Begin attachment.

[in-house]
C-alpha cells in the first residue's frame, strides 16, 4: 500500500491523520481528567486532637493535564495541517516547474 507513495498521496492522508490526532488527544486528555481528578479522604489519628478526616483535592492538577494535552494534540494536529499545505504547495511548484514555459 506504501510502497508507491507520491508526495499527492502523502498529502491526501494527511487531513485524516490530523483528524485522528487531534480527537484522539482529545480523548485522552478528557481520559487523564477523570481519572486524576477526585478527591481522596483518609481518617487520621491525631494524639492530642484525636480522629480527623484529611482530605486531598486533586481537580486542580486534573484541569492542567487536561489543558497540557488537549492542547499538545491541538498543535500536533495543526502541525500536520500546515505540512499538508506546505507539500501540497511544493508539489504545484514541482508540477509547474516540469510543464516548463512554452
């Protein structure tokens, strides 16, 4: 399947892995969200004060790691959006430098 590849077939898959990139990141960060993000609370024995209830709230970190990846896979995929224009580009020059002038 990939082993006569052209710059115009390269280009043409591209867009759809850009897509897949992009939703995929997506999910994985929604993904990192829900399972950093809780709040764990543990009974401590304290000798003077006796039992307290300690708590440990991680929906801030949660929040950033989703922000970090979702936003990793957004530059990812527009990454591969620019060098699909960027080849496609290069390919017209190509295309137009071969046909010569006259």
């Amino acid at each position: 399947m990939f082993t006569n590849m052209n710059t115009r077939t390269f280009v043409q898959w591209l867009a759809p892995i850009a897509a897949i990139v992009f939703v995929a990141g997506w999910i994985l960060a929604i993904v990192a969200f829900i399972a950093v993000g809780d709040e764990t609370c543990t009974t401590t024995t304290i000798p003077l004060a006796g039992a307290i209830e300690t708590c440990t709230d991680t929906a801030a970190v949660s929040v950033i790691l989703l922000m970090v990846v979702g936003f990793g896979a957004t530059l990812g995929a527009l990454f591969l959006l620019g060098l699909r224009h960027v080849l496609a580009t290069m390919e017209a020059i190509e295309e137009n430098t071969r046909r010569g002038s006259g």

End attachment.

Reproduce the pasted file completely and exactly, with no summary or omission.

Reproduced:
[in-house]
C-alpha cells in the first residue's frame, strides 16, 4: 500500500491523520481528567486532637493535564495541517516547474 507513495498521496492522508490526532488527544486528555481528578479522604489519628478526616483535592492538577494535552494534540494536529499545505504547495511548484514555459 506504501510502497508507491507520491508526495499527492502523502498529502491526501494527511487531513485524516490530523483528524485522528487531534480527537484522539482529545480523548485522552478528557481520559487523564477523570481519572486524576477526585478527591481522596483518609481518617487520621491525631494524639492530642484525636480522629480527623484529611482530605486531598486533586481537580486542580486534573484541569492542567487536561489543558497540557488537549492542547499538545491541538498543535500536533495543526502541525500536520500546515505540512499538508506546505507539500501540497511544493508539489504545484514541482508540477509547474516540469510543464516548463512554452
């Protein structure tokens, strides 16, 4: 399947892995969200004060790691959006430098 590849077939898959990139990141960060993000609370024995209830709230970190990846896979995929224009580009020059002038 990939082993006569052209710059115009390269280009043409591209867009759809850009897509897949992009939703995929997506999910994985929604993904990192829900399972950093809780709040764990543990009974401590304290000798003077006796039992307290300690708590440990991680929906801030949660929040950033989703922000970090979702936003990793957004530059990812527009990454591969620019060098699909960027080849496609290069390919017209190509295309137009071969046909010569006259």
């Amino acid at each position: 399947m990939f082993t006569n590849m052209n710059t115009r077939t390269f280009v043409q898959w591209l867009a759809p892995i850009a897509a897949i990139v992009f939703v995929a990141g997506w999910i994985l960060a929604i993904v990192a969200f829900i399972a950093v993000g809780d709040e764990t609370c543990t009974t401590t024995t304290i000798p003077l004060a006796g039992a307290i209830e300690t708590c440990t709230d991680t929906a801030a970190v949660s929040v950033i790691l989703l922000m970090v990846v979702g936003f990793g896979a957004t530059l990812g995929a527009l990454f591969l959006l620019g060098l699909r224009h960027v080849l496609a580009t290069m390919e017209a020059i190509e295309e137009n430098t071969r046909r010569g002038s006259g």